“Gaudete … Rejoice!” is the first word to greet us at Holy Mass this Sunday. We relax our penitential preparation before swiftly approaching Christmas. Instead of Advent purple, on Gaudete Sunday the priest may vest in rose or, technically, rosacea, which is closer to madder or salmon than bubblegum or baby rattle.
The first great oration of Holy Mass for Sunday, the Collect, was lifted in large part from a collection of prayers that stretch back to the 5th century:
Deus, qui conspicis populum tuum nativitatis dominicae festivitatem fideliter exspectare, praesta, quaesumus, ut valeamus ad tantae salutis gaudia pervenire, et ea votis sollemnibus alacri laetitia celebrare.
The infinitives, expectare (“to look out for a thing, await, to hope for; to fear, dread”), pervenire (“to come to, arrive at; attain”), and celebrare (“to go to a place or person in great numbers or often, to frequent; to honour a person or thing”) give this oration a grand sound. They also sum up what we are doing throughout Advent. Conspicio, the etymological kissing cousin of exspecto, means “to look at attentively, to get sight of ”. This is skilful wordplay. God “watches” over us and we “watch” for Him.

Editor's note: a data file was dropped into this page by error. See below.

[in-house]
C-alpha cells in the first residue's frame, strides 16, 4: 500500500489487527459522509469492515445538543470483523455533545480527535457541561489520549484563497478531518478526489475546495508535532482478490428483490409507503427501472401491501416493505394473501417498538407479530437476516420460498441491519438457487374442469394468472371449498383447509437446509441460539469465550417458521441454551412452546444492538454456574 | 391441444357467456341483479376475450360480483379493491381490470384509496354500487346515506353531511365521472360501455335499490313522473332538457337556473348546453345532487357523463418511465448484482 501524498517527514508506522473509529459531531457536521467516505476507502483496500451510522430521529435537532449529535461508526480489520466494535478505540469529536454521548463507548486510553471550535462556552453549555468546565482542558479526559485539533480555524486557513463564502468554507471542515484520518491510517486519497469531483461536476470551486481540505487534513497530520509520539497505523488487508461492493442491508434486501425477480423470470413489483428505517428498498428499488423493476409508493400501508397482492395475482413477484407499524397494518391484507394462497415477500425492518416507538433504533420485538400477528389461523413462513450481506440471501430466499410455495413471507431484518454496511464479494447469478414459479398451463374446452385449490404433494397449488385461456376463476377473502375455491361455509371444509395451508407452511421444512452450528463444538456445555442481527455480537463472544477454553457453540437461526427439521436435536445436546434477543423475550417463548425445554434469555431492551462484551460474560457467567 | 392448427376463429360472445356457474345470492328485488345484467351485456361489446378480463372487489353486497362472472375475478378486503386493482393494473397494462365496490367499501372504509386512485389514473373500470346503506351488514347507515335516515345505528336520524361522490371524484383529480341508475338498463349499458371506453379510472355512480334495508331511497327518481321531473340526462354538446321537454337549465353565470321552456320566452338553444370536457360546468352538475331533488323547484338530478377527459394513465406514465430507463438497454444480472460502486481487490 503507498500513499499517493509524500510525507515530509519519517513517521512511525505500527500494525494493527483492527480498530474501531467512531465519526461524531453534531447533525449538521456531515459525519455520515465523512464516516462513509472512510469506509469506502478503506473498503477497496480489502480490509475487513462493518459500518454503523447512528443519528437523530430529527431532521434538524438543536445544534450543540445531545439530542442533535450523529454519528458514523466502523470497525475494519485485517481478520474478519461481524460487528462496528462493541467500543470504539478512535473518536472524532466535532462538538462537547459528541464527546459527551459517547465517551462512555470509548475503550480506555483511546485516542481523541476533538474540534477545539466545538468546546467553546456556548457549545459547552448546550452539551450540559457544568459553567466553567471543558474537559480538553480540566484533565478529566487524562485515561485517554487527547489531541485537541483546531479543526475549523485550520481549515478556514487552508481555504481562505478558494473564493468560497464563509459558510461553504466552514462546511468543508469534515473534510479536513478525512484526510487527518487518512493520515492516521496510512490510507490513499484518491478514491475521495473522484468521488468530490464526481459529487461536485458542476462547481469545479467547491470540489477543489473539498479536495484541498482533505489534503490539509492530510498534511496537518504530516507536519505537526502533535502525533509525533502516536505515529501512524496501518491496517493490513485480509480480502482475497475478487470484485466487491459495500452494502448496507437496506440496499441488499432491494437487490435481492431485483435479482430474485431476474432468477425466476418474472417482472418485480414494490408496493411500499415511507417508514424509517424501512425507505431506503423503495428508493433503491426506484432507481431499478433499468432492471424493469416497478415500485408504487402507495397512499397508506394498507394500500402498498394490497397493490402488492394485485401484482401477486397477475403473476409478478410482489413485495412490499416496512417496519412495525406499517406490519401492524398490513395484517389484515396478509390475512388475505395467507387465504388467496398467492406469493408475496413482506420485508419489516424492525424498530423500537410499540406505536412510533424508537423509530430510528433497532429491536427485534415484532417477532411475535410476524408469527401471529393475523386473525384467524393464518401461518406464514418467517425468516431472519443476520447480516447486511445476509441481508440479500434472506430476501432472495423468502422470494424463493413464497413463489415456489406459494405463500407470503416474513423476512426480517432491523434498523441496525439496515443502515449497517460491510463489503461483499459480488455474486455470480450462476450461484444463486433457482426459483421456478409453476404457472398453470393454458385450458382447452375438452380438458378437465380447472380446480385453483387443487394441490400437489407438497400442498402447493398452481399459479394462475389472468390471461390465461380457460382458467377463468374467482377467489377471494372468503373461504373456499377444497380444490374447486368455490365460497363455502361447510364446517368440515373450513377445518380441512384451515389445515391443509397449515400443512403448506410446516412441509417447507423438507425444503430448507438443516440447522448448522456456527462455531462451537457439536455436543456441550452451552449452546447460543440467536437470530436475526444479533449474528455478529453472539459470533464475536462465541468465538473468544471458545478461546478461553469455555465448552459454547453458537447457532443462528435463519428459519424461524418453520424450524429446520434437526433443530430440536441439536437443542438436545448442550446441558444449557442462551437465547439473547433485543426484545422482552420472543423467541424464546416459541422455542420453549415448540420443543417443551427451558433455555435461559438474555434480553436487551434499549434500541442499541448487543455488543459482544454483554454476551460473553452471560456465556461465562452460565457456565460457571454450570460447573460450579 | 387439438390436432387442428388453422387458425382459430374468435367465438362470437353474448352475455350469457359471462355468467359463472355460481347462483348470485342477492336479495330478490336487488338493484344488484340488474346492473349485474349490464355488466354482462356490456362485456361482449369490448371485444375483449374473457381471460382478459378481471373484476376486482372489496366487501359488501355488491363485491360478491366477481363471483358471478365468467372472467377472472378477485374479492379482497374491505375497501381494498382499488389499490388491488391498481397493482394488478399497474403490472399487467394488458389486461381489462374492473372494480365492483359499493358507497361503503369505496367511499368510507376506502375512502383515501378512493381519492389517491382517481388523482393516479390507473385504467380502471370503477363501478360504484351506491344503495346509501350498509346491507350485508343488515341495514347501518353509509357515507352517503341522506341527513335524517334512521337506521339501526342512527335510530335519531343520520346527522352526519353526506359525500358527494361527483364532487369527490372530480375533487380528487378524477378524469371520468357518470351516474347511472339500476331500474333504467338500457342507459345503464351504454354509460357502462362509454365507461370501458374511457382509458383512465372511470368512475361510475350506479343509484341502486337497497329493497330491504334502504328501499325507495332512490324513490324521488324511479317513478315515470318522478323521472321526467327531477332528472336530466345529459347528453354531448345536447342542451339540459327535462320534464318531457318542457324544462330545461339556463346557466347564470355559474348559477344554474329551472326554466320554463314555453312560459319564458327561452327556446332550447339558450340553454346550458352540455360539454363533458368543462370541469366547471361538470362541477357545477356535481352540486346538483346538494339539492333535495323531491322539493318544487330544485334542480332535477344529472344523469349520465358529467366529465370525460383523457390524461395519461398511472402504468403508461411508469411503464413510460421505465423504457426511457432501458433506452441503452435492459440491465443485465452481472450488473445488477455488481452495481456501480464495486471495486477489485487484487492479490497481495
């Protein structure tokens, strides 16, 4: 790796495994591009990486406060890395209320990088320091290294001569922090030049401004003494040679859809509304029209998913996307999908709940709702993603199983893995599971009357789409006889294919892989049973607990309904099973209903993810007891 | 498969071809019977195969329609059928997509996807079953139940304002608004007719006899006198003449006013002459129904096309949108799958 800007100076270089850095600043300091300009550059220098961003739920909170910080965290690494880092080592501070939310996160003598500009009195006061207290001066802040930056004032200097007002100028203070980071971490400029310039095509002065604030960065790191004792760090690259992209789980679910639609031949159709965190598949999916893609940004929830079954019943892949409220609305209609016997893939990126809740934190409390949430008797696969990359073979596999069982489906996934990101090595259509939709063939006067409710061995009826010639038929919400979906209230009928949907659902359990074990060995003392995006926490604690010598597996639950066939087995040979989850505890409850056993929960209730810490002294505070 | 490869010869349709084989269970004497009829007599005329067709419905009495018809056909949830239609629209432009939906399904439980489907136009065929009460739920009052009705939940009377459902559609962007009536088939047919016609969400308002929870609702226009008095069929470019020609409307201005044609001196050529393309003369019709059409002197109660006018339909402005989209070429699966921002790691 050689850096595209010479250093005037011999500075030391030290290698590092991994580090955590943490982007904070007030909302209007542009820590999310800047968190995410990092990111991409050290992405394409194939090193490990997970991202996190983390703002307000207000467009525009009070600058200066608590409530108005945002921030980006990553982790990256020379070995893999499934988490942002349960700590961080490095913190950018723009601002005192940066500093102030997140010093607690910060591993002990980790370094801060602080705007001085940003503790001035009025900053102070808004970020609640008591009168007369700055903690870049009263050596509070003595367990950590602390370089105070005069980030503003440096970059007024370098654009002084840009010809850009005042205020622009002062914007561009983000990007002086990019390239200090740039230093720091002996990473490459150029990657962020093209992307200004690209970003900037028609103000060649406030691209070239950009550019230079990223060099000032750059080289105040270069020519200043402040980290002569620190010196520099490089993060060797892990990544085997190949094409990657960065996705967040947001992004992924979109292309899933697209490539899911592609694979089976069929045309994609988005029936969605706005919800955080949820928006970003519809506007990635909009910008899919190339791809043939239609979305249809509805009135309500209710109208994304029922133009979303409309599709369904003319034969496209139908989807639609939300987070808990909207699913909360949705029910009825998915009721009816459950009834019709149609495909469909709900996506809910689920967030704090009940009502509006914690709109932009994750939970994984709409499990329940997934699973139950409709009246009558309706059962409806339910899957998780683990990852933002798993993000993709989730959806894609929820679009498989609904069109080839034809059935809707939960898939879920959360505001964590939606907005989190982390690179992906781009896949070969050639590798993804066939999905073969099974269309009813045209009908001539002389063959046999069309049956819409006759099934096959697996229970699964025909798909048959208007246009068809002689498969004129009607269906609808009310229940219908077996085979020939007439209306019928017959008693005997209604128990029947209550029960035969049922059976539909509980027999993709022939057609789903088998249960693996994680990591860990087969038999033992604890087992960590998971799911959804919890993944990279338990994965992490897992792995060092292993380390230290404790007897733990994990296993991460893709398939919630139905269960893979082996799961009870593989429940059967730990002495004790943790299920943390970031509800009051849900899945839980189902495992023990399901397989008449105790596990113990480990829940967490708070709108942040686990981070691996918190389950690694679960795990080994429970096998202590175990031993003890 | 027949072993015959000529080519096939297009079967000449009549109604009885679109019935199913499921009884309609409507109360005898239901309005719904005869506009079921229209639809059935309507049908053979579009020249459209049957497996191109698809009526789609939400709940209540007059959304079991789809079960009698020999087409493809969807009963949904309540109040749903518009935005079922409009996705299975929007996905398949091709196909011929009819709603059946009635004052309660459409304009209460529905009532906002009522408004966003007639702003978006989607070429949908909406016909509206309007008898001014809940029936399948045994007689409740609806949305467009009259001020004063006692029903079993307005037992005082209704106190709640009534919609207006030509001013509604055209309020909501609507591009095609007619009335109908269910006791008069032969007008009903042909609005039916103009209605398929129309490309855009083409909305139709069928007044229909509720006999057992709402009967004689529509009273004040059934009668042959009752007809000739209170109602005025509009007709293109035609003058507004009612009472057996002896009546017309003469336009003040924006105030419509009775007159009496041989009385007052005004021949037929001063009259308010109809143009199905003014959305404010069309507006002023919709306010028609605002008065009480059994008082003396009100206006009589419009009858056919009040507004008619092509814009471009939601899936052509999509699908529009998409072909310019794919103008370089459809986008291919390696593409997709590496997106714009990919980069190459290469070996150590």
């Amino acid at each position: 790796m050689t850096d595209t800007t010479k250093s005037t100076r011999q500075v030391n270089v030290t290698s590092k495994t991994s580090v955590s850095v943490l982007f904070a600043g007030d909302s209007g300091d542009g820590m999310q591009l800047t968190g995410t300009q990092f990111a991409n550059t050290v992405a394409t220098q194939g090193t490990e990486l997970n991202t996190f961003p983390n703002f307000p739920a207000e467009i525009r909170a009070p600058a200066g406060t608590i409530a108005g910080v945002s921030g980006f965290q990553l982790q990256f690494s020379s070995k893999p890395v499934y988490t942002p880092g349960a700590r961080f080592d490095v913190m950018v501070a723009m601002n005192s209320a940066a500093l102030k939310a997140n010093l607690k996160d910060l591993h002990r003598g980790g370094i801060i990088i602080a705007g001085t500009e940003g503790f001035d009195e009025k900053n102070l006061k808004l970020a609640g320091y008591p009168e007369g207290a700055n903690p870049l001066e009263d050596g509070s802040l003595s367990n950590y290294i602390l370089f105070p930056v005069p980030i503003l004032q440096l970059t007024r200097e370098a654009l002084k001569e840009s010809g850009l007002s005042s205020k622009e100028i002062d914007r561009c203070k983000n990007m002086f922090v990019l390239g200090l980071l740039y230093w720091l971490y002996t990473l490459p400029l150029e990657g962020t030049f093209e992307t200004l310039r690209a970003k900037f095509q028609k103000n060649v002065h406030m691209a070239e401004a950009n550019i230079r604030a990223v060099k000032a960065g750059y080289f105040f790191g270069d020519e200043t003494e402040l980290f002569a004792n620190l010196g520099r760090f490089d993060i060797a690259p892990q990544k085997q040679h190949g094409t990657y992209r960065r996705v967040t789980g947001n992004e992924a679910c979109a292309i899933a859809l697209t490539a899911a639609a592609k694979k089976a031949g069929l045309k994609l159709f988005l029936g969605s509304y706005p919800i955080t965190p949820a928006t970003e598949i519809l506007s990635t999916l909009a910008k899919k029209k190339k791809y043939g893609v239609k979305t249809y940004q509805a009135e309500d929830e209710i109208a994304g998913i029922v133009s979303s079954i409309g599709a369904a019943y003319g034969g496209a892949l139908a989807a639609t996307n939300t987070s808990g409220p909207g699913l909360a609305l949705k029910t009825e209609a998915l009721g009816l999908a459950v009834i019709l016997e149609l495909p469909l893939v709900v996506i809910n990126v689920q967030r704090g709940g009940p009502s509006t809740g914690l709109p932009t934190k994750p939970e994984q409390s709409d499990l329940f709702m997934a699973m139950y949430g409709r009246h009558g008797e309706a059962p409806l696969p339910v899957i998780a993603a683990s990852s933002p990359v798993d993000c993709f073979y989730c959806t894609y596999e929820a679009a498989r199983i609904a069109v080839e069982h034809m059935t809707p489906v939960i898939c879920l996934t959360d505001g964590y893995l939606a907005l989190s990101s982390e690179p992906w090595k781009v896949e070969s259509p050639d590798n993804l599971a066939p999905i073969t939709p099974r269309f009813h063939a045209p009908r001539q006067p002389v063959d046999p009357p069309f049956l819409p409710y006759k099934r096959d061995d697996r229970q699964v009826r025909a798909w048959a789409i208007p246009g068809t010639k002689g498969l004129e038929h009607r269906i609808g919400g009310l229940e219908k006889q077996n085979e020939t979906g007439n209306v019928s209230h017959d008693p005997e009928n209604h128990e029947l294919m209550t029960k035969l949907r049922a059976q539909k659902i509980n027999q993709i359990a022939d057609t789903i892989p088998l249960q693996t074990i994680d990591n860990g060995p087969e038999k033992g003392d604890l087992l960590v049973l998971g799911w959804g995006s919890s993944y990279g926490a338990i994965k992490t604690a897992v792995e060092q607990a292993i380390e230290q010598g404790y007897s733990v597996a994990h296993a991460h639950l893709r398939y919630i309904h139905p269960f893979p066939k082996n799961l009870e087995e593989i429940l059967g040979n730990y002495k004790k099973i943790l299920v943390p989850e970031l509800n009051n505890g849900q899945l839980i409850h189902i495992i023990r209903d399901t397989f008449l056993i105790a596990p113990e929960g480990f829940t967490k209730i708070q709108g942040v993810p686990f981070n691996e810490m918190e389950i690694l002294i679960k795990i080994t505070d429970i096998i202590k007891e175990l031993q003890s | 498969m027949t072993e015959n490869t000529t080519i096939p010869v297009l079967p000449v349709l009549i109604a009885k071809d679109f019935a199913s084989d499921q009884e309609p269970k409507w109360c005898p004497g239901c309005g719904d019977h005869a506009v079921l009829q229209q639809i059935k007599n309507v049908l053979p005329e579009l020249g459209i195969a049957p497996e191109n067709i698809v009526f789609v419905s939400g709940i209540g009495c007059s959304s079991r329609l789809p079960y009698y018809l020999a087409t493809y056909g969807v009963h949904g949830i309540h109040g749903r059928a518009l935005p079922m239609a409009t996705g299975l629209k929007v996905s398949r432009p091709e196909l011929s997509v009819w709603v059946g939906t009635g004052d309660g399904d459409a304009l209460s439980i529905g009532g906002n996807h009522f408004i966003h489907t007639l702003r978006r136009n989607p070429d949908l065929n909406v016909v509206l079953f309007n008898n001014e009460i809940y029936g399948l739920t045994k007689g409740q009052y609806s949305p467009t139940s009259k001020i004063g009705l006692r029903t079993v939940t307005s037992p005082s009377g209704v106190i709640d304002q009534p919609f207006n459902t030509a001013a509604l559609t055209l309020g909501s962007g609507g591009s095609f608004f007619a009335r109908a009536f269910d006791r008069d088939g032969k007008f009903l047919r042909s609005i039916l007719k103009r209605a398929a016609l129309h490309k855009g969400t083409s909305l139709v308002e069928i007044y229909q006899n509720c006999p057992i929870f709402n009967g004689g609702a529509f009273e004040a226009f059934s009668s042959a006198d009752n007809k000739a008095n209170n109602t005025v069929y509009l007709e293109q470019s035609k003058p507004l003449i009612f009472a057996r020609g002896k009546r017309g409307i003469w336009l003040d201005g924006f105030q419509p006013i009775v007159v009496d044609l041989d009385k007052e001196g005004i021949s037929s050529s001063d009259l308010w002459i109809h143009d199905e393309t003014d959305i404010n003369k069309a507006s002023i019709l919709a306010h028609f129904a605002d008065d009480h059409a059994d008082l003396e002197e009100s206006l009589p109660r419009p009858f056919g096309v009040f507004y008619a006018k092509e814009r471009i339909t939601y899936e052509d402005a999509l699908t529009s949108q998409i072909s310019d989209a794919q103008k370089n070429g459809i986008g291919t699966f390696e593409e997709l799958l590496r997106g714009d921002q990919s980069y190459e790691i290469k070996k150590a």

Current ICEL (2011) translation: “O God, who see how your people faithfully await the feast of the Lord’s Nativity, enable us, we pray, to attain the joys of so great a salvation and to celebrate them always with solemn worship and glad rejoicing.”
In the Collects of the last two Sundays we have been “rushing” and doing good works, being careful not to get tangled up in worldly things. This Sunday we have an image of an almost childlike dash towards a long-desired thing. Our heavenly Father watches over us as we run down the path towards our Saviour even as we make sure our paths are straight. Have earthly fathers not watched this scene on Christmas mornings? Do children dash to their gifts by zigzags or by running out of the house and away from them? They always go straight at them.
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